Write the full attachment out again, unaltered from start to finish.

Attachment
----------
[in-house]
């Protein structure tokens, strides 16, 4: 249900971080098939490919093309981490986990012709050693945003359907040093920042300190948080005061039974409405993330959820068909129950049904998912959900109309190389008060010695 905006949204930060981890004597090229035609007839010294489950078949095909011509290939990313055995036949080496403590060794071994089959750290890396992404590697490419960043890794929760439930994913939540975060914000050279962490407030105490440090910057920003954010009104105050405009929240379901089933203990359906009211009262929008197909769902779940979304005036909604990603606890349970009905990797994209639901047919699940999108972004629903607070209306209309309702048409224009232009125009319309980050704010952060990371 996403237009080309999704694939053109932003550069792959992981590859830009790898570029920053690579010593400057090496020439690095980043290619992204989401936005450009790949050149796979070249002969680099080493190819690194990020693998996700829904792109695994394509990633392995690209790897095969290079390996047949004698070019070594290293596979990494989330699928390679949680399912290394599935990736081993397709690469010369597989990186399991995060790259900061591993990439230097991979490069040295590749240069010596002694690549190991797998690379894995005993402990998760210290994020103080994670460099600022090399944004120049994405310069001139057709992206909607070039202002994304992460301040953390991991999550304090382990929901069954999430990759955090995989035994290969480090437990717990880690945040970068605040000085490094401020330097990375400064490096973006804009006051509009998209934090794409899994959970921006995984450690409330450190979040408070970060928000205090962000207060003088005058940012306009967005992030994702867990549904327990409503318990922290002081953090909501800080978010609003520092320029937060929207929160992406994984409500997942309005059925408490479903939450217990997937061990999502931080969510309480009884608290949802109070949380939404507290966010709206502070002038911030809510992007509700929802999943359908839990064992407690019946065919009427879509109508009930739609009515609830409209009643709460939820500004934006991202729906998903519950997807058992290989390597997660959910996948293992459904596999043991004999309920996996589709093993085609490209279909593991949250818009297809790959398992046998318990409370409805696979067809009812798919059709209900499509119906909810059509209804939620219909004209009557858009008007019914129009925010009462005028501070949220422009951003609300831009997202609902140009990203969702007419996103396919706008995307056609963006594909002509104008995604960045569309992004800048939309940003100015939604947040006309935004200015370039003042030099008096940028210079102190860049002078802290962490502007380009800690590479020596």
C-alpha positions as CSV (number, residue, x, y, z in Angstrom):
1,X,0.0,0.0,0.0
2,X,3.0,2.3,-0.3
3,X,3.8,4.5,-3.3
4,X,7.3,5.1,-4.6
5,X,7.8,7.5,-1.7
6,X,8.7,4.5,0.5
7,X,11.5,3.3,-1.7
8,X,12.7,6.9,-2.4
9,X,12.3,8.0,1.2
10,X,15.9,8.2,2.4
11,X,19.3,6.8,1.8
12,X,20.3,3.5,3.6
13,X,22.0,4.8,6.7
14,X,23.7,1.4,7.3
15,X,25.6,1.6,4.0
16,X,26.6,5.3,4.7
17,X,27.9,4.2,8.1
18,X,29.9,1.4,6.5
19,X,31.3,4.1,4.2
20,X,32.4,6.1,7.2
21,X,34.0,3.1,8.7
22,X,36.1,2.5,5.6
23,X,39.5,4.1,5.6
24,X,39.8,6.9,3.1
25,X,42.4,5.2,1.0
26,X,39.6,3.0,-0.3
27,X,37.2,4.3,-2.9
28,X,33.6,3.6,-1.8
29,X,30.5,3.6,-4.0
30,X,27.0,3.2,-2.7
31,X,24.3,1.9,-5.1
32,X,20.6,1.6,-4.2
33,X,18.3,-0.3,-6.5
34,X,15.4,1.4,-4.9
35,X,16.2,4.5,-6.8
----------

[in-house]
């Protein structure tokens, strides 16, 4: 249900971080098939490919093309981490986990012709050693945003359907040093920042300190948080005061039974409405993330959820068909129950049904998912959900109309190389008060010695 905006949204930060981890004597090229035609007839010294489950078949095909011509290939990313055995036949080496403590060794071994089959750290890396992404590697490419960043890794929760439930994913939540975060914000050279962490407030105490440090910057920003954010009104105050405009929240379901089933203990359906009211009262929008197909769902779940979304005036909604990603606890349970009905990797994209639901047919699940999108972004629903607070209306209309309702048409224009232009125009319309980050704010952060990371 996403237009080309999704694939053109932003550069792959992981590859830009790898570029920053690579010593400057090496020439690095980043290619992204989401936005450009790949050149796979070249002969680099080493190819690194990020693998996700829904792109695994394509990633392995690209790897095969290079390996047949004698070019070594290293596979990494989330699928390679949680399912290394599935990736081993397709690469010369597989990186399991995060790259900061591993990439230097991979490069040295590749240069010596002694690549190991797998690379894995005993402990998760210290994020103080994670460099600022090399944004120049994405310069001139057709992206909607070039202002994304992460301040953390991991999550304090382990929901069954999430990759955090995989035994290969480090437990717990880690945040970068605040000085490094401020330097990375400064490096973006804009006051509009998209934090794409899994959970921006995984450690409330450190979040408070970060928000205090962000207060003088005058940012306009967005992030994702867990549904327990409503318990922290002081953090909501800080978010609003520092320029937060929207929160992406994984409500997942309005059925408490479903939450217990997937061990999502931080969510309480009884608290949802109070949380939404507290966010709206502070002038911030809510992007509700929802999943359908839990064992407690019946065919009427879509109508009930739609009515609830409209009643709460939820500004934006991202729906998903519950997807058992290989390597997660959910996948293992459904596999043991004999309920996996589709093993085609490209279909593991949250818009297809790959398992046998318990409370409805696979067809009812798919059709209900499509119906909810059509209804939620219909004209009557858009008007019914129009925010009462005028501070949220422009951003609300831009997202609902140009990203969702007419996103396919706008995307056609963006594909002509104008995604960045569309992004800048939309940003100015939604947040006309935004200015370039003042030099008096940028210079102190860049002078802290962490502007380009800690590479020596």
C-alpha positions as CSV (number, residue, x, y, z in Angstrom):
1,X,0.0,0.0,0.0
2,X,3.0,2.3,-0.3
3,X,3.8,4.5,-3.3
4,X,7.3,5.1,-4.6
5,X,7.8,7.5,-1.7
6,X,8.7,4.5,0.5
7,X,11.5,3.3,-1.7
8,X,12.7,6.9,-2.4
9,X,12.3,8.0,1.2
10,X,15.9,8.2,2.4
11,X,19.3,6.8,1.8
12,X,20.3,3.5,3.6
13,X,22.0,4.8,6.7
14,X,23.7,1.4,7.3
15,X,25.6,1.6,4.0
16,X,26.6,5.3,4.7
17,X,27.9,4.2,8.1
18,X,29.9,1.4,6.5
19,X,31.3,4.1,4.2
20,X,32.4,6.1,7.2
21,X,34.0,3.1,8.7
22,X,36.1,2.5,5.6
23,X,39.5,4.1,5.6
24,X,39.8,6.9,3.1
25,X,42.4,5.2,1.0
26,X,39.6,3.0,-0.3
27,X,37.2,4.3,-2.9
28,X,33.6,3.6,-1.8
29,X,30.5,3.6,-4.0
30,X,27.0,3.2,-2.7
31,X,24.3,1.9,-5.1
32,X,20.6,1.6,-4.2
33,X,18.3,-0.3,-6.5
34,X,15.4,1.4,-4.9
35,X,16.2,4.5,-6.8